Jellyfish galaxy

A jellyfish galaxy is a type of galaxy found in galaxy clusters. They are characterised by ram pressure stripping of gas from the affected galaxy by the intracluster medium, triggering starbursts along a tail of gas.[1]

Jellyfish galaxies have been seen in a number of galaxy clusters including Abell 2125 (redshift z=0.20; ACO 2125 C153);[2][1] Abell 2667 (z=0.23; G234144−260358);[2][1] Abell 2744 (z=0.31; ACO 2744 Central Jellyfish;[3] HLS001427–30234/ACO 2744 F0083;[2][1][3][4] GLX001426–30241 / ACO 2744 F0237 / ACO 2733 CN104;[3][4] MIP001417–302303 / ACO 2744 F1228;[3][4] HLS001428–302334;[4] GLX001354–302212[4] ).

NASA's Hubble Finds Life is Too Fast, Too Furious for This Runaway Galaxy (12952512944)
Ram pressure stripping of gas from a galaxy in ESO 137-001.

Gallery

Example of a jellyfish galaxy JO204

Jellyfish galaxy JO204 taken by ESO's MUSE instrument.[5]

Of bent time and jellyfish SDSS J1110+6459

Jellyfish galaxy in SDSS J1110+6459, visible next to the cluster and apparently dripping bright blue material.[6]

References

  1. ^ a b c d Harald Ebeling; Lauren N. Stephenson; Alastair C. Edge (1 November 2013). "Jellyfish: Evidence of Extreme Ram-pressure Stripping in Massive Galaxy Clusters". The Astrophysical Journal Letters (published 15 January 2014). 781 (2): L40. arXiv:1312.6135. Bibcode:2014ApJ...781L..40E. doi:10.1088/2041-8205/781/2/L40. L40.
  2. ^ a b c Bob Yirka (30 January 2014). "Hubble images spawn theory of how spiral galaxies turn into jellyfish before becoming elliptical". phys.org.
  3. ^ a b c d Owers, Matt S.; Couch, Warrick J.; Nulsen, Paul E. J.; Randall, Scott W. (13 December 2011). "Shocking Tails in the Major Merger Abell 2744". The Astrophysical Journal Letters (published 16 April 2012). 750 (1): L23. arXiv:1204.1052. Bibcode:2012ApJ...750L..23O. doi:10.1088/2041-8205/750/1/L23. L23.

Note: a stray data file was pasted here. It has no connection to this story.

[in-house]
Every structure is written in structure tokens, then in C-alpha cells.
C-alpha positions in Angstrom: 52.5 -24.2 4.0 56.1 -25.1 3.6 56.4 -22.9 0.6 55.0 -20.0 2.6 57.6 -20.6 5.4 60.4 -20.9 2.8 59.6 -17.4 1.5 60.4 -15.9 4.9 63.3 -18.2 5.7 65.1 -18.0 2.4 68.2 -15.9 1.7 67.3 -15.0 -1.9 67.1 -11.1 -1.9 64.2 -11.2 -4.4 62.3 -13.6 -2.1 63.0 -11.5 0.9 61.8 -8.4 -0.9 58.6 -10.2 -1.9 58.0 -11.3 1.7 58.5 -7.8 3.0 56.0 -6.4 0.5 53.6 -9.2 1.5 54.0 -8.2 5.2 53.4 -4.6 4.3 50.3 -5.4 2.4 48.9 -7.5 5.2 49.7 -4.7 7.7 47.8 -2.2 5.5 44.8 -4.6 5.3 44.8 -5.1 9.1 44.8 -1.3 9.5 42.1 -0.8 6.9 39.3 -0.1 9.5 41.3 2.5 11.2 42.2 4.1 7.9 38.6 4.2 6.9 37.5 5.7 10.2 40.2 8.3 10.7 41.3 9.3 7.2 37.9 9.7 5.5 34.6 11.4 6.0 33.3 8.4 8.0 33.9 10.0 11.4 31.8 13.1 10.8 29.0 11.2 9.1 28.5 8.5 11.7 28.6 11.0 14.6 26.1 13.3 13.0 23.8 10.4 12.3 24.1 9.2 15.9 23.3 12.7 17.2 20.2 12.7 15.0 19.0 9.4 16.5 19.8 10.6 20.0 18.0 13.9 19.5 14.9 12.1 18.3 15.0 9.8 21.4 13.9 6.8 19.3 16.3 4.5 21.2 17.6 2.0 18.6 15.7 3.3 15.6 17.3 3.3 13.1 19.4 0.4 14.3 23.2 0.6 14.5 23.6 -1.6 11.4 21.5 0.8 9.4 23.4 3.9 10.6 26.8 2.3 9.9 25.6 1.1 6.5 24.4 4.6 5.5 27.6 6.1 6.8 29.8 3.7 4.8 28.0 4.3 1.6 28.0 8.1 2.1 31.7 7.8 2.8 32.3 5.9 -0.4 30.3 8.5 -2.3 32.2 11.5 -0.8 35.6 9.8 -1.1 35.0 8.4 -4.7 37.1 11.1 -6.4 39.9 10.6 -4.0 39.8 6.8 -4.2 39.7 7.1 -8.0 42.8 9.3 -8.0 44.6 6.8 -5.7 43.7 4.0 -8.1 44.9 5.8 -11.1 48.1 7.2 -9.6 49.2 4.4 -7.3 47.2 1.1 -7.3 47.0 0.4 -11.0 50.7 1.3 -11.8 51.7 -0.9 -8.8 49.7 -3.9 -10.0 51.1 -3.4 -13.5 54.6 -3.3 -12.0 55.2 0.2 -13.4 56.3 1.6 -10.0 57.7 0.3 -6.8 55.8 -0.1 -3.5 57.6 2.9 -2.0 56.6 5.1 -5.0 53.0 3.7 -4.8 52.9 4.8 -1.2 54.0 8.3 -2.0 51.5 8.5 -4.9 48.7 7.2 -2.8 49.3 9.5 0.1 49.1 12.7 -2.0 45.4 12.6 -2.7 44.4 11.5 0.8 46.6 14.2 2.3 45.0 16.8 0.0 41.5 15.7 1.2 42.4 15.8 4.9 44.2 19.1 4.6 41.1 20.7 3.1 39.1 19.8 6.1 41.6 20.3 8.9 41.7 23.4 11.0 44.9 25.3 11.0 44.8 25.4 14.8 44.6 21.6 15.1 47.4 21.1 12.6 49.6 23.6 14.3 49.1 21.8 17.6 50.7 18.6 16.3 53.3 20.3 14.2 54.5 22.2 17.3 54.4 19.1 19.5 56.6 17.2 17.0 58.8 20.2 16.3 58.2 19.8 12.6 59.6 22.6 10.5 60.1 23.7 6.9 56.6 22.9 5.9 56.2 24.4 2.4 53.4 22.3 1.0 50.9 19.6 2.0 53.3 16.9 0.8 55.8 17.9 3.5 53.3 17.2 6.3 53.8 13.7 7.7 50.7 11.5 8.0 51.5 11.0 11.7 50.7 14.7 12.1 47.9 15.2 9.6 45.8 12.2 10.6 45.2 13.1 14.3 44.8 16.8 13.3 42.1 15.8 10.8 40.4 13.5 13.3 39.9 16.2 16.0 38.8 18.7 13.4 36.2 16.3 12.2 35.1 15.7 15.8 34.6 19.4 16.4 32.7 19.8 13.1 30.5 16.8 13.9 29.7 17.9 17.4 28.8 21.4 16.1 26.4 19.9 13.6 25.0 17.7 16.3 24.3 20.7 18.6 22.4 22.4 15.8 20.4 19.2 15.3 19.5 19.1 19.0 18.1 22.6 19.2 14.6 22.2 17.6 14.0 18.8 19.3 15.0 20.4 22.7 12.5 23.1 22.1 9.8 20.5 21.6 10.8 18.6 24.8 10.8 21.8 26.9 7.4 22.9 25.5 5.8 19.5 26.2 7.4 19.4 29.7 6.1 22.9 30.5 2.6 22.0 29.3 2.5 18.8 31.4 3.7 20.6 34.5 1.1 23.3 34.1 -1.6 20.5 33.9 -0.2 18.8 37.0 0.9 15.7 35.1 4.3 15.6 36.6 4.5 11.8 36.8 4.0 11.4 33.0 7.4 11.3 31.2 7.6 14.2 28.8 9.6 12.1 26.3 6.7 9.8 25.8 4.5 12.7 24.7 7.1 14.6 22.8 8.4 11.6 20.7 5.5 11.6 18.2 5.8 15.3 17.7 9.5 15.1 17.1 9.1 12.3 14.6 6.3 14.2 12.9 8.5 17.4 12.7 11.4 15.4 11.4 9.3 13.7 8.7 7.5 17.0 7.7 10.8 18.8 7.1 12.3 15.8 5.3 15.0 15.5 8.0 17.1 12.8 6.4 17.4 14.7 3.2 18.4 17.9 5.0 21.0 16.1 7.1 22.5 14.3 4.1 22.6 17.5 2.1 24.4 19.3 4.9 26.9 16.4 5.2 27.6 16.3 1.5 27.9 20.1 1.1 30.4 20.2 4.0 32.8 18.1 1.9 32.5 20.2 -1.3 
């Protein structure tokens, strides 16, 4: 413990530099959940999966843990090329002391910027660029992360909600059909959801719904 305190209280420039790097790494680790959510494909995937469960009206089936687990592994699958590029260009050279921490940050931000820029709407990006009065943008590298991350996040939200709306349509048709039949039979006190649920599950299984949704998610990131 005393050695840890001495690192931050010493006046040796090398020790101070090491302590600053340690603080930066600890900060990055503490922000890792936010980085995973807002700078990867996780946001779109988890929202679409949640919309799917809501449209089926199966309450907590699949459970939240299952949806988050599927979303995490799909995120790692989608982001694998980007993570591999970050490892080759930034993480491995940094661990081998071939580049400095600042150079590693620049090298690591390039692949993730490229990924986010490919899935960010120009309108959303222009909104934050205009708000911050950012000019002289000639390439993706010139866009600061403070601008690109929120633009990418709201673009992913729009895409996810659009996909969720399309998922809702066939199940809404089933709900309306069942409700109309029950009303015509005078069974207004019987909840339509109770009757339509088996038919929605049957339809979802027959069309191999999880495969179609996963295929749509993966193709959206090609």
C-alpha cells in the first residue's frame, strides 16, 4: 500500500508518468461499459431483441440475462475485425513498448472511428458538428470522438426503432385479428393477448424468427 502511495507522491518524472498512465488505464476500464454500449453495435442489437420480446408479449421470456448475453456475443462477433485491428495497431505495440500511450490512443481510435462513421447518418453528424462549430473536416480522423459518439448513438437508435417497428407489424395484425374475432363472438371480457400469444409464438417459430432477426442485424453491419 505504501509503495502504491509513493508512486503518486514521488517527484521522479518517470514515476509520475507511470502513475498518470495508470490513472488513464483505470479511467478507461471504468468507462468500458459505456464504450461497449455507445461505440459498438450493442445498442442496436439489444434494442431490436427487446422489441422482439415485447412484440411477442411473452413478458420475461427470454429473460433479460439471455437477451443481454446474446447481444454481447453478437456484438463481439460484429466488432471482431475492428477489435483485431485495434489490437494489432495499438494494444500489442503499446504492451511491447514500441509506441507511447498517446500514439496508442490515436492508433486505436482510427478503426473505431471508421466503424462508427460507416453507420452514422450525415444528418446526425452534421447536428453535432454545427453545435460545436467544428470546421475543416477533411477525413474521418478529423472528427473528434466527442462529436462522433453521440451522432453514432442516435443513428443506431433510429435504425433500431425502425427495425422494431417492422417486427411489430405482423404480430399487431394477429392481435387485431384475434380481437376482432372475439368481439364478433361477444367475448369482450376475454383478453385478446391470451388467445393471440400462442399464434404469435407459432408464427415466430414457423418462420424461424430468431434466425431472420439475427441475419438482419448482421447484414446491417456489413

4. ^ a b c d e Rawle, T. D.; Altieri, B.; Egami, E.; Pérez-González, P. G.; Richard, J.; Santos, J. S.; Valtchanov, I.; Walth, G.; Bouy, H.; Haines, C. P.; Okabe, N. (4 March 2014). "Star formation in the massive cluster merger Abell 2744". Monthly Notices of the Royal Astronomical Society (published 4 June 2014). 442 (1): 196–206. arXiv:1405.1046. Bibcode:2014MNRAS.442..196R. doi:10.1093/mnras/stu868.
  5. ^ "Supermassive Black Holes Feed on Cosmic Jellyfish - ESO's MUSE instrument on the VLT discovers new way to fuel black holes". www.eso.org. Retrieved 17 August 2017.
  6. ^ "Of bent time and jellyfish". www.spacetelescope.org. Retrieved 12 November 2018.
Coma Filament

Coma Filament is a galaxy filament. The filament contains the Coma Supercluster of galaxies and forms a part of the CfA2 Great Wall.

ESO 137-001

ESO 137-001 is a barred spiral galaxy located in the constellation Triangulum Australe and in the cluster Abell 3627. As the galaxy moves to the center of the cluster at 7 million kilometers per hour , it is stripped by hot gas thus creating a 260,000 light-year long tail. This is called ram pressure stripping. The intergalactic gas in the Abell 3627 is 180 million degrees Fahrenheit which causes star formation in the tails.

Lynx–Ursa Major Filament

Lynx–Ursa Major Filament (LUM Filament) is a galaxy filament.The filament is connected to and separate from the Lynx–Ursa Major Supercluster.

Perseus–Pegasus Filament

Perseus–Pegasus Filament is a galaxy filament containing the Perseus-Pisces Supercluster and stretching for roughly a billion light years (or over 300/h Mpc). Currently, it is considered to be one of the largest known structures in the universe. This filament is adjacent to the Pisces–Cetus Supercluster Complex.

Radio Galaxy Zoo

Radio Galaxy Zoo (RGZ) is an internet crowdsourced citizen science project that seeks to locate supermassive black holes in distant galaxies. It is hosted by the web portal Zooniverse. The scientific team want to identify black hole/jet pairs and associate them with the host galaxies. Using a large number of classifications provided by citizen scientists they hope to build a more complete picture of black holes at various stages and their origin. It was initiated in 2010 by Ray Norris in collaboration with the Zooniverse team, and was driven by the need to cross-identify the millions of extragalactic radio sources that will be discovered by the forthcoming Evolutionary Map of the Universe survey. RGZ is now led by scientists Julie Banfield and Ivy Wong. RGZ started operations on 17 December 2013.

Ursa Major Filament

Ursa Major Filament is a galaxy filament. The filament is connected to the CfA Homunculus, a portion of the filament forms a portion of the "leg" of the Homunculus.

Morphology
Structure
Active nuclei
Energetic galaxies
Low activity
Interaction
Lists
See also

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